The pathophysiology of chlamydia comes with many questions, and in this article, it will be made clear.
Chlamydia is a venereal disease caused by a gram-negative bacterial pathogen called chlamydia trachomatis. This pathogen belongs to the genus chlamydophila that replicates within eukaryotic cells.
It is the most common bacterial venereal disease in the US and the world at large.
Introduction on the pathophysiology of chlamydia
Chlamydia trachomatis affects mostly young women, but it can occur in both men and women and in all age groups. It’s not difficult to treat, but if left untreated it can lead to more serious health complications like pelvic inflammatory disease, urethritis, epididymitis, and others.
primarily, this infection spreads from infected individuals to their sexual partners via unprotected vaginal, oral, or anal sexual intercourse.
Sharing unwashed sex toys or those that are not covered with a new condom may also lead to the spread of the infection.
This infection can also spread when one comes in contact with the sexual bodily fluid of an infected person for instance If the eyes come into contact with infected fluids, an eye infection called trachoma may develop, which is the leading cause of blindness in the world.
An infected mother can transmit this infection during birth when the baby passes through the vaginal canal a mode called vertical transmission.
Symptoms of chlamydia in the pathophsiology of chlamydia
The early stage of this infection is usually asymptomatic although when signs and symptoms occur, they’re often mild, making them easy to be neglected.
like other venereal diseases like gonorrhoea, Signs and symptoms of Chlamydia trachomatis infection can include:
· Painful sexual intercourse in women
· Painful urination
· Vaginal discharge in women
· Bleeding between periods and after sex in women
· Testicular pain in men
· Discharge from the penis in men
Pathophysiology of chlamydia
In the pathophysiology of Chlamydia, the pathogen chlamydia trachomatis is unique among bacteria, having an infectious cycle and two developmental forms.
These include the infectious form called the elementary body (EB) and the reticulate body (RB). The EB is metabolically inactive and is taken up by host cells. Within the host cell, the EB will differentiate into the metabolically active RB.
The reticulate body will then use host energy sources and amino acids to replicate and form a new elementary body, which can then infect additional cells.
Chlamydia trachomatis targets the squamocolumnar epithelial cells of the endocervix and upper genital tract in women, and the conjunctiva, urethra, and rectum in both men and women.
Prevention of chlamydia
In the pathophysiology of chlamydia, the below are the preventive measures to take:
The surest way to prevent chlamydia infection is to abstain from sexual activities.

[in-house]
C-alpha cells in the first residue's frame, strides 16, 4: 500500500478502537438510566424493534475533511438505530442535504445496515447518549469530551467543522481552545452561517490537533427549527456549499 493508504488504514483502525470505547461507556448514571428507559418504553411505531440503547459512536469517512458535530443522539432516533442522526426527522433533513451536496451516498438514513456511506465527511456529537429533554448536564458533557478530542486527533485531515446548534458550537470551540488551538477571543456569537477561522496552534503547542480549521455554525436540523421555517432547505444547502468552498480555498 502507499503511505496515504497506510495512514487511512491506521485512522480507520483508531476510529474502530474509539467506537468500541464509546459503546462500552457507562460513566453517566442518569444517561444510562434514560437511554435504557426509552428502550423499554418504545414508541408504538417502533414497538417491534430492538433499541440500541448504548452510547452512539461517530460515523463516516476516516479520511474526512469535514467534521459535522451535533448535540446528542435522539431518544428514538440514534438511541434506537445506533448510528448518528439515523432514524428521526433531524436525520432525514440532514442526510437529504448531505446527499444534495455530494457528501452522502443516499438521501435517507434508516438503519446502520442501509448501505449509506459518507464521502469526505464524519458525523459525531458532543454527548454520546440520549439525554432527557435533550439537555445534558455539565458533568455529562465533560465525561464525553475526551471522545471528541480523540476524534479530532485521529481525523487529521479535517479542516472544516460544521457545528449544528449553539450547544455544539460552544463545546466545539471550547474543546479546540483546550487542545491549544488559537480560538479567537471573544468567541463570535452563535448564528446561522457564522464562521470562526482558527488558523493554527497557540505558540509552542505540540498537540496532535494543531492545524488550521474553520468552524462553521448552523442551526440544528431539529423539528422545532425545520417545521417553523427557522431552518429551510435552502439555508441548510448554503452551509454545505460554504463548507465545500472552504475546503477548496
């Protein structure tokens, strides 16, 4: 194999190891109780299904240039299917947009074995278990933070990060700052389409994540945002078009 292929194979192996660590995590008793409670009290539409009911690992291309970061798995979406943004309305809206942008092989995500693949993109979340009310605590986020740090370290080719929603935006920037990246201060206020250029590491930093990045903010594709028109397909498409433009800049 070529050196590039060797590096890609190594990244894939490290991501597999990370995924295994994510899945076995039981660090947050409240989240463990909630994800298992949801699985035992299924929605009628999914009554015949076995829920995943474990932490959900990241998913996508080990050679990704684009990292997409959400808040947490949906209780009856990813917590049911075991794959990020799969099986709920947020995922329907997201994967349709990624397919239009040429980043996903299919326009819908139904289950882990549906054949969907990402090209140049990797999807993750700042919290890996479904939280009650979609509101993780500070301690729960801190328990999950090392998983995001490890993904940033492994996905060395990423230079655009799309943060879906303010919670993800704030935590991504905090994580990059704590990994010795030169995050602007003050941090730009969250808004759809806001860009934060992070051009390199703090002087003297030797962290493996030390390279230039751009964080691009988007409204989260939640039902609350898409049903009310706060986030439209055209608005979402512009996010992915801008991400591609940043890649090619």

Use a male latex condom or a female polyurethane condom during each sexual contact. Condoms used properly during every sexual encounter reduce but don’t eliminate the risk of infection.
Limit your number of sex partners-
Having multiple sex partners puts you at a high risk of contracting chlamydia and other sexually transmitted infections.
Get regular screenings-
If you’re sexually active, particularly if you have multiple partners, talk with your doctor about how often you should be screened for chlamydia and other sexually transmitted infections.
Douching decreases the number of good bacteria in the vagina, which can increase the risk of infection.
Diagnoses of chlamydia
Chlamydia can be detected through culture tests or nonculture tests.
The main nonculture tests include fluorescent monoclonal antibody tests, enzyme immunoassays, DNA probes, rapid Chlamydia tests, and leukocyte esterase tests.
whereas the culture tests include
A urine test-
A sample of your urine is analyzed in the laboratory for the presence of this infection. The rapid Chlamydia tests use antibodies against the MOMP, the leukocyte esterase tests detect enzymes produced by leukocytes containing the bacteria in the urine.
For women, your doctor takes a swab of the discharge from your cervix for culture or antigen testing for chlamydia. This can be done during a routine Pap test. Some women prefer to swab their vaginas themselves, which has been shown to be as diagnostic as doctor-obtained swabs.
For men, your doctor inserts a slim swab into the end of your penis to get a sample from the urethra. In some cases, your doctor will swab the anus.
If you’ve been treated for initial chlamydia infection, you should be retested in about three months.
Treatment of chlamydia
Chlamydia trachomatis is treated with antibiotics. You might receive a one-time dose, or you might need to take the medication daily or multiple times a day for 5 to 10 days.
The antibiotic for the treatment of uncomplicated urogenital chlamydia infection is azithromycin.
Doxycycline is an alternative, but azithromycin is preferred as it is a single-dose therapy. Other alternatives include erythromycin, levofloxacin, and ofloxacin.
In most cases, the infection resolves within one to two weeks. During that time, you should abstain from sex.
Patients should have partners identified and tested. They should also be counseled on high-risk behaviors, avoid sexual activity for one week after initiating therapy, and should consider testing for HIV.
Verification of cure should occur three weeks after treatment completion, and retesting should be performed three months after treatment.